For every dive I’m falling more and more in love with diving.
When I told you about all the requirements that have to be met before one can be qualified as a divemaster there was one last little thing I didn’t mention: the snorkel test. Although the PADI manual doesn’t say anything about this test it is a commonly known way to finish the divemaster course.
Life as a DMT is pretty sweet but there is however also a lot of stuff to do. The DM course is split into three parts: watermanship and skills assessment, knowledge development and practical application.
Within my first four hours on Koh Tao I began my EFR (emergency first response) course which was one of the qualifications I needed before I could actually start on my Divemaster program. The course was finished quite quickly as I have done a couple of EFR courses before and therefore only had to watch a video, answer two knowledge reviews and discuss the results with the two fellow students and the instructor.
I’ll start by apologising that you’ve had to wait so long for this post but I’ve been busy diving and having fun!
It only took me a couple of hours to get on island time (where you never know what day or time it is and not really care). In some ways it feels like I’ve been here forever and that it’s not only five days since I stepped off the Lomprayah speed catamaran that took me (and loads of other backpackers) from Chumphon on the mainland to the diver’s paradise Koh Tao. But in other ways time flies by so fast and I can’t believe that it’s already a week since I sat down in my flight seat. Either way this must mean that it’s about time I let you know a bit on what my island life is like.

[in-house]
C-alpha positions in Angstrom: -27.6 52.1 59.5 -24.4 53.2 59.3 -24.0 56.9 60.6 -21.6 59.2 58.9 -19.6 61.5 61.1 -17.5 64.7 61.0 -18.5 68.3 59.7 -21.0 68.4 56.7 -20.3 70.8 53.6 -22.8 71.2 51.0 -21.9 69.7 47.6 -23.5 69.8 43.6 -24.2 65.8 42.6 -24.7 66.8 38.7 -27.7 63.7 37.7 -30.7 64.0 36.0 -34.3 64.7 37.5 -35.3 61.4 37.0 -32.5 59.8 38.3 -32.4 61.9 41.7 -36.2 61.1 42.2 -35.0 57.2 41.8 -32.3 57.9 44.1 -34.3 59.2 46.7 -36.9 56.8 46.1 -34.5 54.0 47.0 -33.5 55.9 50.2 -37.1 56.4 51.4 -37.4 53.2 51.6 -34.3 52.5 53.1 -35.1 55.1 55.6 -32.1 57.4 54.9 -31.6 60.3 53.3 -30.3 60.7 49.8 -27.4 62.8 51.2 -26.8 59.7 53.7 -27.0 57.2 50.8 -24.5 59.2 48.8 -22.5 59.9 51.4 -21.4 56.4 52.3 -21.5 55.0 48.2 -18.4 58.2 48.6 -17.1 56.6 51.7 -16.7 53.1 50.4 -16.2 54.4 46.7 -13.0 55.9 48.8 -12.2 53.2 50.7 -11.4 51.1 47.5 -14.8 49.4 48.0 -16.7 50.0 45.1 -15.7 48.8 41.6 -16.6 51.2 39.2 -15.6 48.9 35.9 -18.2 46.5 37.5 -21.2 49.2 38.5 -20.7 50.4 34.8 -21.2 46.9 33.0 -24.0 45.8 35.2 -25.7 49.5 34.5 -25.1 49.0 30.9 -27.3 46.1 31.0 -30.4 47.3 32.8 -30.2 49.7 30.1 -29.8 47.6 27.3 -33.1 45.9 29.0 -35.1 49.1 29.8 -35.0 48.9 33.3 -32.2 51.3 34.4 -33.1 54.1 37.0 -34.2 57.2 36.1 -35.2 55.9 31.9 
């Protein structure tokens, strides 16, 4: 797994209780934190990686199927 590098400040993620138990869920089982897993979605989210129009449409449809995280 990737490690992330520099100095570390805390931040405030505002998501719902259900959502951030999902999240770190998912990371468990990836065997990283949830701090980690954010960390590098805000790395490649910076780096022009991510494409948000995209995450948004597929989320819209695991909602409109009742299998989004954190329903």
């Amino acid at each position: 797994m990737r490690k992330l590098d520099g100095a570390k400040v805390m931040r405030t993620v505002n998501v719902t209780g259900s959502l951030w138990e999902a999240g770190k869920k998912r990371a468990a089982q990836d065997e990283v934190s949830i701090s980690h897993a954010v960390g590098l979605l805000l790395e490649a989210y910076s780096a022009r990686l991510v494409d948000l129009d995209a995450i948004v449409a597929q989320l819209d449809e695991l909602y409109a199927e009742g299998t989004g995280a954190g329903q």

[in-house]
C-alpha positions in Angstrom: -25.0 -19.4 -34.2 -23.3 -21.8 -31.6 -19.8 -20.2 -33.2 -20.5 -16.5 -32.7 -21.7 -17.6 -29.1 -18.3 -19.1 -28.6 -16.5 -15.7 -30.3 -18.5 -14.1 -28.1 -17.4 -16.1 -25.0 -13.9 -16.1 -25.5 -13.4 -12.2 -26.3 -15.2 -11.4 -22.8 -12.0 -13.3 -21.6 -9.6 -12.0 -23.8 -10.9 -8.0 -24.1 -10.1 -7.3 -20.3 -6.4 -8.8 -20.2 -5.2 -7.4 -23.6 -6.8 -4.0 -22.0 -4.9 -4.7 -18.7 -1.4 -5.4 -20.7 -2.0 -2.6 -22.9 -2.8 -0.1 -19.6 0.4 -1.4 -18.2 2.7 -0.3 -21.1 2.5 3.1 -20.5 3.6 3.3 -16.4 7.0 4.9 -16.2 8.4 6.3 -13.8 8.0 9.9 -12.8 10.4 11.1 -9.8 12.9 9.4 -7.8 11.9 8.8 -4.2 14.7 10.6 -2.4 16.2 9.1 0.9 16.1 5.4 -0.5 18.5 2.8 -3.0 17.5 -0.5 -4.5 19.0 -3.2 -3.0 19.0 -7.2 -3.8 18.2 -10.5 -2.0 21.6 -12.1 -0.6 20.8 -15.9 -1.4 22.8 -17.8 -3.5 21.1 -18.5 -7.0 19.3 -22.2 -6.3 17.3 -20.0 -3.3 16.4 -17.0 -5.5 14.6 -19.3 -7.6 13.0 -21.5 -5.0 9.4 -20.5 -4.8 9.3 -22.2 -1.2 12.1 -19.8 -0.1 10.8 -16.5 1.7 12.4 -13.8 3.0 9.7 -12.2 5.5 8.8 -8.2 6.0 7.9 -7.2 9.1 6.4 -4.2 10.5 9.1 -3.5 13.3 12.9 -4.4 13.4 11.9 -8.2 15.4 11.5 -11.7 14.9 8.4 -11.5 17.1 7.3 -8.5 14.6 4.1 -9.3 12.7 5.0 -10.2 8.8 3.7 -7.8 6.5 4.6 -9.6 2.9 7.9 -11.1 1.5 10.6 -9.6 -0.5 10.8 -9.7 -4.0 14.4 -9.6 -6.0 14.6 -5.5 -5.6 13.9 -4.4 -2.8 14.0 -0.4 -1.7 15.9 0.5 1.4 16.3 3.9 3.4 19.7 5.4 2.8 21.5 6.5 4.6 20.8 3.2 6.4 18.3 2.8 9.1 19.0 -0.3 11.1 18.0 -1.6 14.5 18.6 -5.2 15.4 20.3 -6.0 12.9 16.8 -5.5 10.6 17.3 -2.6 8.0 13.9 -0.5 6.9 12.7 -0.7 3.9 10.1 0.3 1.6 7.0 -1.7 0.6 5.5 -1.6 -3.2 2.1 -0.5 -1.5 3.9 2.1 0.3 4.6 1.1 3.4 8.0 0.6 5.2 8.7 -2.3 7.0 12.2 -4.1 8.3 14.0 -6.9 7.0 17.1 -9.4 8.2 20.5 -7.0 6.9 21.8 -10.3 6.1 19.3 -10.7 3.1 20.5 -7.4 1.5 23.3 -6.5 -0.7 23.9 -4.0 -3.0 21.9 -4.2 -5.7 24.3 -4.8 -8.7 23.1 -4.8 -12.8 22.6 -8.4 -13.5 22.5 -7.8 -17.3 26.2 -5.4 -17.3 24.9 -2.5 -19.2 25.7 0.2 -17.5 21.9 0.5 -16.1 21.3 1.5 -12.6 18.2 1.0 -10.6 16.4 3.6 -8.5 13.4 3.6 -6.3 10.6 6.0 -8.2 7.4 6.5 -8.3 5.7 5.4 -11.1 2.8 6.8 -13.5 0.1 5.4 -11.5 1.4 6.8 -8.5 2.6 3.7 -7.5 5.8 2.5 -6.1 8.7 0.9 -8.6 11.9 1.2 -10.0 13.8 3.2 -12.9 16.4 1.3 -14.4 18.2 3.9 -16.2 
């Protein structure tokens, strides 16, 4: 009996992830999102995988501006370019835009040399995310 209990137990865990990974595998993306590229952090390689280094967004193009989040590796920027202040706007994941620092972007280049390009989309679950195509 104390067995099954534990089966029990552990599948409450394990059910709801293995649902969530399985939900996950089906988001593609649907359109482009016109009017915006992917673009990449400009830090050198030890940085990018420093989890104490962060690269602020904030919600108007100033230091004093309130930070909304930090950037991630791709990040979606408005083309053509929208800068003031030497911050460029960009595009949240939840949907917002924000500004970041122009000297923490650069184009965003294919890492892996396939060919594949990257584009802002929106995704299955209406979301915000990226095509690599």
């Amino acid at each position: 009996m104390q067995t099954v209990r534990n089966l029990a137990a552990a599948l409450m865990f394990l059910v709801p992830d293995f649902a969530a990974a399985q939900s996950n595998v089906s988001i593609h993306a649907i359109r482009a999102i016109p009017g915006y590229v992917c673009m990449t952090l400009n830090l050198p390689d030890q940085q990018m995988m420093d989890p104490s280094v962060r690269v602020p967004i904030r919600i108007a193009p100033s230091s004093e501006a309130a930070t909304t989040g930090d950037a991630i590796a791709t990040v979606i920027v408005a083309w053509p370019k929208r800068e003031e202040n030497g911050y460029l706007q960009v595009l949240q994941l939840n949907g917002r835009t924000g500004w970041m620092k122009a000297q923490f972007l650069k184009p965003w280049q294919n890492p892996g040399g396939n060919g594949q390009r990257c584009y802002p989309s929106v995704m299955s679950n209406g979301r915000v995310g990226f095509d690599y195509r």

After having templed myself out (although I still missed some of the other famous ones) it was finally time for my visit to Siam Ocean World and so I jumped on bus 79 to Siam which is the retail epicenter of Bangkok.
The aquarium is located in the basement of Siam Paragon – a shopping mall which we have no match for in Denmark. It reminded me a lot about Dubai, it has the same extravagant stores and I could probably also easily get lost in Siam Paragon.
The plane touched down in Bangkok Airport around 7AM and after getting through immigration I decided to treat myself with a taxi from the airport to Khao San Road (also known as the backpacker street). It was definitely not the fastest nor the cheapest option but it was the easiest although it was incredibly hard to stay awake after having no sleep on the plane at all. And I may or may not have closed my eyes briefly a couple of times during the ride.
Buddha View has an office close to Khao San Road where I had been told I could leave my bags for the day as I wasn’t getting on a bus to Koh Tao until 8.30PM.
80 days ago I booked my flight tickets and this day felt so incredibly far away. I can’t really believe that it has actually come now and I’m so excited and nervous to be on my way in a few hours.
… or an introduction to what I just spent a minor fortune
buying investing in
Well I sort of had to now that I’m soon going to be a divemaster trainee. Oh okay I didn’t exactly have to since it is possible to use the dive equipment at Buddha View. But it will definitely make me a better dive to always wear the same equipment so that I’ll get to know it really well. Plus it’s nice to know that it’s always there and not rented out to customers.
Does it sound like a million excuses? It might be.
Investing in my own equipment WAS expensive (especially because I always want that little extra – as an example I didn’t need the flex hoses for my regulator but they’re really awesome and so I bought them) but it’s a good investment in my opinion. And I really can’t wait to go diving with my new gear!
This post is mostly for all you guys who don’t know anything about diving. For the next couple of months I might write a lot about diving and equipment because.. well you know right.. So I’m thinking that it would be helpful if I just introduced you to the most basic equipment.